We were at our parents’ friend’s home; it was a farm. Fences; wooden fences with lots of barbed wire to keep animals tucked inside the property. We kids, liked to play next to the large oak tree with the tire swing.
I was six. My brother was eight and a half. The tire swing was wide open and we weren’t about to let the opportunity slide on by. Our parents were inside, doing things, and laughing far too loud for the jokes that were being shared. Our parents’ friends had two girls. Both were near our age.
The oak tree wasn’t far from the house. Sitting on top of a small hill, overlooking the property, there it hung. The swing of all tires swings.
The one small issue, between us and the tire swing, was the geese.
I know we all see them flying South, or North, apparently never being able to make up their minds; proving they’re not consistent within the walls of their own skulls.
Anyways, to the swing we mother-fucking-go!
My brother and I charge the hill. Well, we didn’t exactly charge it, I certainly didn’t. He may have. He was much bigger. It’s possible that in my head, I charged the fuck out of that hill, but in all honesty, I probably waddled a bit and barely make it to the tire swing. Walking in goose shit.
Which, made me easy prey, for the asshole Geese.
They watched, with dick head eyes, and we took notice, but not to a great degree. My brother was nice enough to let me jump on the swing first. I was in tire swing heaven. I’d like to say he even pushed me, but that, I don’t remember.
So there I was, swinging, things are great. Ice cream great. I can see the house, down below, and the fences that line the property. I can see horses and a few sheep. I’m not sure how my parents know these people, but I don’t care because I’m on a tire swing and I’m a six year old.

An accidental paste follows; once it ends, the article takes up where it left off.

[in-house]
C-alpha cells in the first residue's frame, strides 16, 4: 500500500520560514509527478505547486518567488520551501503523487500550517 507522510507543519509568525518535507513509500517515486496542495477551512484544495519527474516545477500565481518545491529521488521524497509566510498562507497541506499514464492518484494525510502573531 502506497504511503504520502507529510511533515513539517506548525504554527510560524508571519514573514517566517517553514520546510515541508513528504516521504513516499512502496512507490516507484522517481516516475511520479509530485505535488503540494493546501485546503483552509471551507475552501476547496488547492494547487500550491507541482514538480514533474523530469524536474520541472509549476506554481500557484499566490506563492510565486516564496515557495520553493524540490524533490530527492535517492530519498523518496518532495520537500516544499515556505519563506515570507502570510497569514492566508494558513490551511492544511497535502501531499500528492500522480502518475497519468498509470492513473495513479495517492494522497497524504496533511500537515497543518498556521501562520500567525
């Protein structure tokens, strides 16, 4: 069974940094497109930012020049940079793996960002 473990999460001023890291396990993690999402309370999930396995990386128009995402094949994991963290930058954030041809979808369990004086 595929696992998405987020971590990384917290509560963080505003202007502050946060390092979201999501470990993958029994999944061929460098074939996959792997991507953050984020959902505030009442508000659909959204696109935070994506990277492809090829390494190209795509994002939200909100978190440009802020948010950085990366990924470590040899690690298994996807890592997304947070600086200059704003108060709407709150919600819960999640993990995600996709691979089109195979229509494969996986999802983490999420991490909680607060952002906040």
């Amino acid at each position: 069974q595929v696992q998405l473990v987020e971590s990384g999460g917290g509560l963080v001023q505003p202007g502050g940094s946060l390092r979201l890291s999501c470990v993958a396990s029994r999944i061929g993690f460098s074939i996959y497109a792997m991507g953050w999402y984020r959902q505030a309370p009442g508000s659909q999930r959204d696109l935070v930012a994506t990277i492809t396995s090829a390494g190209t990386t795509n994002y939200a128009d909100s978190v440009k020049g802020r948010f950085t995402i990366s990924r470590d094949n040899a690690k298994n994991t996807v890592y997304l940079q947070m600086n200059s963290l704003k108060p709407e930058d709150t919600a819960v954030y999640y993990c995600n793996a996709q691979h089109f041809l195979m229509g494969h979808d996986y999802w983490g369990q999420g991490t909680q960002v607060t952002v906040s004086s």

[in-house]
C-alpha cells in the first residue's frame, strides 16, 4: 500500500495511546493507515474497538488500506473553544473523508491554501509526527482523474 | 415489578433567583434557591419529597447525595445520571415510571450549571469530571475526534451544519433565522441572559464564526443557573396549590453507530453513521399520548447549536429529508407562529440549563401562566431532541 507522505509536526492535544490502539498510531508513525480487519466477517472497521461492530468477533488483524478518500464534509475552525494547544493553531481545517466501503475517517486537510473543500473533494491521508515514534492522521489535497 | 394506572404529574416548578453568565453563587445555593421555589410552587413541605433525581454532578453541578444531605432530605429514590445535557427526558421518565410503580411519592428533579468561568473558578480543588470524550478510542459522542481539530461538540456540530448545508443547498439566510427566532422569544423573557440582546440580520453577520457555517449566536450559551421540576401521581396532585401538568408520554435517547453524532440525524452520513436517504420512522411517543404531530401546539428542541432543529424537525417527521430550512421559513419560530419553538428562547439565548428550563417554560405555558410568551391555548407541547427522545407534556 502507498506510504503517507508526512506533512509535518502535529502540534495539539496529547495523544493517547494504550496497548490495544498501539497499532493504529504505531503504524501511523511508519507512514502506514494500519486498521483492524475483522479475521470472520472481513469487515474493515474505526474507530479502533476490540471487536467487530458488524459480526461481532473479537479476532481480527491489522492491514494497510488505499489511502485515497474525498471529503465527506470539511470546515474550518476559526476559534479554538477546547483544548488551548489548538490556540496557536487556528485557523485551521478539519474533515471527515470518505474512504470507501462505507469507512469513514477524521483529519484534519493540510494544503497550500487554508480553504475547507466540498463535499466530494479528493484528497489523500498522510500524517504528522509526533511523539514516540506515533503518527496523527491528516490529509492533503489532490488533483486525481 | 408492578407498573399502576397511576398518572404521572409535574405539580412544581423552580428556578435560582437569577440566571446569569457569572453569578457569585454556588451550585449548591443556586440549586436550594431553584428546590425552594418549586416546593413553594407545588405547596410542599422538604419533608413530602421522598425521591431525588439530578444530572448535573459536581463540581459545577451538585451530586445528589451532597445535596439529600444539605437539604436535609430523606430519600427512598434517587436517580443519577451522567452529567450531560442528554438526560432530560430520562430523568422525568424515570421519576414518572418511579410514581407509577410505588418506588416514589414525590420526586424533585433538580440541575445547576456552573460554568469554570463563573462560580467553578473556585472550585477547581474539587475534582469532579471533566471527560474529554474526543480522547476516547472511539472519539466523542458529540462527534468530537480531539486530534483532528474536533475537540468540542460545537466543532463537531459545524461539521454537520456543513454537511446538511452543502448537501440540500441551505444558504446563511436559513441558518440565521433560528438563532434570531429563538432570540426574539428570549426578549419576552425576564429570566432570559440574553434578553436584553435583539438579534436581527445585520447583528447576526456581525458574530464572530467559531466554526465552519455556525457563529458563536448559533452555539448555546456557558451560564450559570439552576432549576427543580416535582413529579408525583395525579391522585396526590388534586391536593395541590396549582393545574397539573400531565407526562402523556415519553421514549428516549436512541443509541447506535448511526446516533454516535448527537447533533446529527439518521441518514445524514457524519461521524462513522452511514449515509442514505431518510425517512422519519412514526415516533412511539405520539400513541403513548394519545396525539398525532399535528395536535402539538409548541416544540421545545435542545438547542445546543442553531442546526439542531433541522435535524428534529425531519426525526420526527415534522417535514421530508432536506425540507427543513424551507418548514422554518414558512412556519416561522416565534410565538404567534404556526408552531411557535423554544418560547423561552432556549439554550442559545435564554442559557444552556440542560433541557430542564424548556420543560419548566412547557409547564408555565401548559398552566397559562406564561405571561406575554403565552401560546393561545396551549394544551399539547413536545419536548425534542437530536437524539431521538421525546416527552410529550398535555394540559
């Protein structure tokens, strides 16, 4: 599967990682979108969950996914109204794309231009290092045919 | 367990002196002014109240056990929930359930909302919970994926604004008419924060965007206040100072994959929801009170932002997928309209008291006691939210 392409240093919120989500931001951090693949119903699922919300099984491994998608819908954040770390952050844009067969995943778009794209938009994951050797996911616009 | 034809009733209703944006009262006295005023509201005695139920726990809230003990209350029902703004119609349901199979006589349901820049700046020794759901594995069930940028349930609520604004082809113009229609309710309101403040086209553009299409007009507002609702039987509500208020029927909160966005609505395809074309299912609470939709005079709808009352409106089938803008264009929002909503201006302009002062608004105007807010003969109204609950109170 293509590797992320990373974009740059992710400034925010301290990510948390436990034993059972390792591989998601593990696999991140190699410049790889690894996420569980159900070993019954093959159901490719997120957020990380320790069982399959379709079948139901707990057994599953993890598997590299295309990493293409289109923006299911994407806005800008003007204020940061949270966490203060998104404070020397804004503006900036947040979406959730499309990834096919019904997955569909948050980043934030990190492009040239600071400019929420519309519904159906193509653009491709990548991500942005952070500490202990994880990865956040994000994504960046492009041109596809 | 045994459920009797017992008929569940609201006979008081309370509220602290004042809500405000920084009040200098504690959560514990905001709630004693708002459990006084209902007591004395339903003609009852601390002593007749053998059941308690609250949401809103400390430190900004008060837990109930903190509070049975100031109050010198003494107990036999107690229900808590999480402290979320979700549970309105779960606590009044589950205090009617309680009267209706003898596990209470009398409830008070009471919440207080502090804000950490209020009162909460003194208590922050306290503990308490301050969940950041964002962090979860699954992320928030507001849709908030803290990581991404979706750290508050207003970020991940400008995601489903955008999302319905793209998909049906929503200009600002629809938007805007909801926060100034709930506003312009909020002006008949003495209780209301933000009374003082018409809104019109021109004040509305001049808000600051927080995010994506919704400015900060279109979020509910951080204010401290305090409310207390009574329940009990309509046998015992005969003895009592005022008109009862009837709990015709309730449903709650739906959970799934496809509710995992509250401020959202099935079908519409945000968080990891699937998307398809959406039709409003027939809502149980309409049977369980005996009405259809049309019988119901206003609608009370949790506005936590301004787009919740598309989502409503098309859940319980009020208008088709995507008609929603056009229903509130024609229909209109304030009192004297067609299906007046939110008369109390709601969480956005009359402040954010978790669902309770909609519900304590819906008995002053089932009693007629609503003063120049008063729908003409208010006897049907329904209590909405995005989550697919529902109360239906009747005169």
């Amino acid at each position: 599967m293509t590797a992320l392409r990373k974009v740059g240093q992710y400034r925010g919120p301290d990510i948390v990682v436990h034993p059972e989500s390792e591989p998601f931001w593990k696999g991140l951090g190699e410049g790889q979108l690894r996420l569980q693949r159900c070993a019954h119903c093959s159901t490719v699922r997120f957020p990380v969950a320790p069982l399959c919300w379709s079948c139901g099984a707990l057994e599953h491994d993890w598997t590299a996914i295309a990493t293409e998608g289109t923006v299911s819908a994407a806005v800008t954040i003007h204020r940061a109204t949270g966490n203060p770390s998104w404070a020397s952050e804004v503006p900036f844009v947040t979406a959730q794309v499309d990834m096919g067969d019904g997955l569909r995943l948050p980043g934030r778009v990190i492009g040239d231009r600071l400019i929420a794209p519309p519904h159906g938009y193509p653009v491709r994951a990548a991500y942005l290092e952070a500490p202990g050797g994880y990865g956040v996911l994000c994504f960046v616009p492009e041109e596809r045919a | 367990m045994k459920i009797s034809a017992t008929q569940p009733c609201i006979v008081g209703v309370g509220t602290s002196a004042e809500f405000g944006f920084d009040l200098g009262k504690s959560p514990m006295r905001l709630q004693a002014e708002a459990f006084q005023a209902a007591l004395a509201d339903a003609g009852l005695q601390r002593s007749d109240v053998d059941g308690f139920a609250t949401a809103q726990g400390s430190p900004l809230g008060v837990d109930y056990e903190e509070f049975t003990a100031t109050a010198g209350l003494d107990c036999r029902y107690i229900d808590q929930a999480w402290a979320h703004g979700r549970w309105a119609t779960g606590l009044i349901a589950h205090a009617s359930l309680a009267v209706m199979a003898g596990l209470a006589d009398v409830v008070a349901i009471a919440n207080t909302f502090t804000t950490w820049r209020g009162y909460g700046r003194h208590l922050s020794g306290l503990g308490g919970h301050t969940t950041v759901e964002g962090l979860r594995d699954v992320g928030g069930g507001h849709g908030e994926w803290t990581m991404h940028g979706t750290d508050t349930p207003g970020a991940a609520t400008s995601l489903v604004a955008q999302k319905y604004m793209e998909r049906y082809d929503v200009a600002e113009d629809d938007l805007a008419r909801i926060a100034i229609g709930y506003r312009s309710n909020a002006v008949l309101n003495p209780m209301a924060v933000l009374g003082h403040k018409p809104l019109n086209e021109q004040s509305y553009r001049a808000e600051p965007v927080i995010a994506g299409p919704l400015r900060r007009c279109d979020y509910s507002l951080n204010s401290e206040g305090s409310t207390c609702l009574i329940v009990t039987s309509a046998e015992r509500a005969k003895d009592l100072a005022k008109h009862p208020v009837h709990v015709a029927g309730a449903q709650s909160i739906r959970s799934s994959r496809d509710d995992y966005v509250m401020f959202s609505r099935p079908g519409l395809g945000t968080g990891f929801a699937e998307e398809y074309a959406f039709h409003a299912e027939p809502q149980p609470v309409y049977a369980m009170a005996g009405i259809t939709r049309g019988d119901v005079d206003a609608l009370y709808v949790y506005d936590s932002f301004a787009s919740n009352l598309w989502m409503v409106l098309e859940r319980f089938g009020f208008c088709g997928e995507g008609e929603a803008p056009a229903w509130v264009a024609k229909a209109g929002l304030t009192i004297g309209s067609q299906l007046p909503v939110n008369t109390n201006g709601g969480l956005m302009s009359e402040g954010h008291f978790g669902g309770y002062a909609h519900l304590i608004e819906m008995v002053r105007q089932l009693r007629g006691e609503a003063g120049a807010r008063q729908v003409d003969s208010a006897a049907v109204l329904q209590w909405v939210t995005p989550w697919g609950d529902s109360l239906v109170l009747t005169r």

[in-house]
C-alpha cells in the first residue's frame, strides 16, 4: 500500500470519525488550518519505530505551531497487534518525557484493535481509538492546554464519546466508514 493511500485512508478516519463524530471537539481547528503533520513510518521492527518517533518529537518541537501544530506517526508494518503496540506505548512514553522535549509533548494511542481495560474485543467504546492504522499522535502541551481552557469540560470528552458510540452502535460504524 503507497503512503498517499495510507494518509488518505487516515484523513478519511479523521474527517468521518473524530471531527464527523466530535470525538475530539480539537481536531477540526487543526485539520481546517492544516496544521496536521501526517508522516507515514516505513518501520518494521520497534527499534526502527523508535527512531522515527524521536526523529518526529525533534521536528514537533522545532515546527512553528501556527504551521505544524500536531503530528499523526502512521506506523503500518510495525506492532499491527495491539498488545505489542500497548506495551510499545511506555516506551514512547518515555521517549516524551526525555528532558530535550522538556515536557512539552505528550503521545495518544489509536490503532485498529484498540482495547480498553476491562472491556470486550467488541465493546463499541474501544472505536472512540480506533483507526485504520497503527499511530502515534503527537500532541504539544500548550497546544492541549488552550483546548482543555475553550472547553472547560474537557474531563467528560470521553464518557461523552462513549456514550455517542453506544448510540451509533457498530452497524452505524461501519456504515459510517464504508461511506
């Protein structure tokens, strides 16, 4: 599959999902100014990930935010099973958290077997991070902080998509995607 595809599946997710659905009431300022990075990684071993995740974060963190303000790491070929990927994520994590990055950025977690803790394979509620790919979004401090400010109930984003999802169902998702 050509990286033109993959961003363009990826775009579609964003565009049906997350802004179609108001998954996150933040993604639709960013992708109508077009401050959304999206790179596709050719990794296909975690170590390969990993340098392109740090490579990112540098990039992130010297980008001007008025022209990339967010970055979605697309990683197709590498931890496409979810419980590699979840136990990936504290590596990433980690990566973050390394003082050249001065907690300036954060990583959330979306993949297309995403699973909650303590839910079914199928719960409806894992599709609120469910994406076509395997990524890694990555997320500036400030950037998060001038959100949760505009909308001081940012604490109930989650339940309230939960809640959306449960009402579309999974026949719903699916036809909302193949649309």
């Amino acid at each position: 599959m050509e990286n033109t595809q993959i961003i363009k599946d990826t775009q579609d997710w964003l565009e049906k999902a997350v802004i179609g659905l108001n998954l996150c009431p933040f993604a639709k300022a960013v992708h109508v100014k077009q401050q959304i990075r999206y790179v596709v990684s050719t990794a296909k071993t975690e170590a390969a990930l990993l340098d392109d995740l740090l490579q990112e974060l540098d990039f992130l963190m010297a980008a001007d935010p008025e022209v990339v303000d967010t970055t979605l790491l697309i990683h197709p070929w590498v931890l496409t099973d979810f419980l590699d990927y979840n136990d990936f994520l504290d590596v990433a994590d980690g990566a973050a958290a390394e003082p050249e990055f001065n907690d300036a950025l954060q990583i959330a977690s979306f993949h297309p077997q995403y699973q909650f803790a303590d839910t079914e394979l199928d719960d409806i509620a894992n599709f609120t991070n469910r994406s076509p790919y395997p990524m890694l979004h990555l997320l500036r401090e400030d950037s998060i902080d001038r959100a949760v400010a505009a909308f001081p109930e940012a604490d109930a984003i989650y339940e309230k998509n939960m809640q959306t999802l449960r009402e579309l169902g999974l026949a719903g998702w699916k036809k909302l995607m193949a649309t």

My brother said it was his turn, so I jumped off, slid a bit, and came to a stop. I turn to look back at him and I see an asshole running at me. I don’t wait to see how fast it might catch me, I turn and run. I’m running, with everything I’ve got, which was a far cry better than my charge up the hill, but it wasn’t enough. I know a monster bird is behind me, I can hear it, I can even smell it. I slip, fall, and slide in goose shit. Probably from this very bird. It’s laughing at me. No, not really, I’m not sure if birds can laugh.
The large man of prey is nearly upon me, it’s biting and flicking it’s wings. No joke, I get bit. The asshole nipped me and I slid further down the shit hill. My jeans are a waste. Even at six I realize I should probably not continue wearing these. My face was now sliding down the hill, I was tasting it. It wasn’t good.
My face looked like that of a war-time Marine. As though I had meant this to have happened.
I was bit again and now the large bird was tearing into me, stabbing at me with it’s beak. I cried out.
I saw my big brother snap that asshole by its long neck, wringing the beast slightly, and tossing it out and away from me. The bird let lose a vocal note that’s not always witnessed coming from a goose and then I watched my brother chase it, further, away from me.
He saved me. I wasn’t the last time.
Yes, I had to go inside and cry-explain myself to my laughing parents and yes I had to take off my shit jeans and replace them with girl jeans. Yes. That all happened. To this day I’m still ashamed to tell people that I wore girl jeans. It just wasn’t right. But, my brother saving me was.
True occurrence- my childhood. Thank you Big Brother.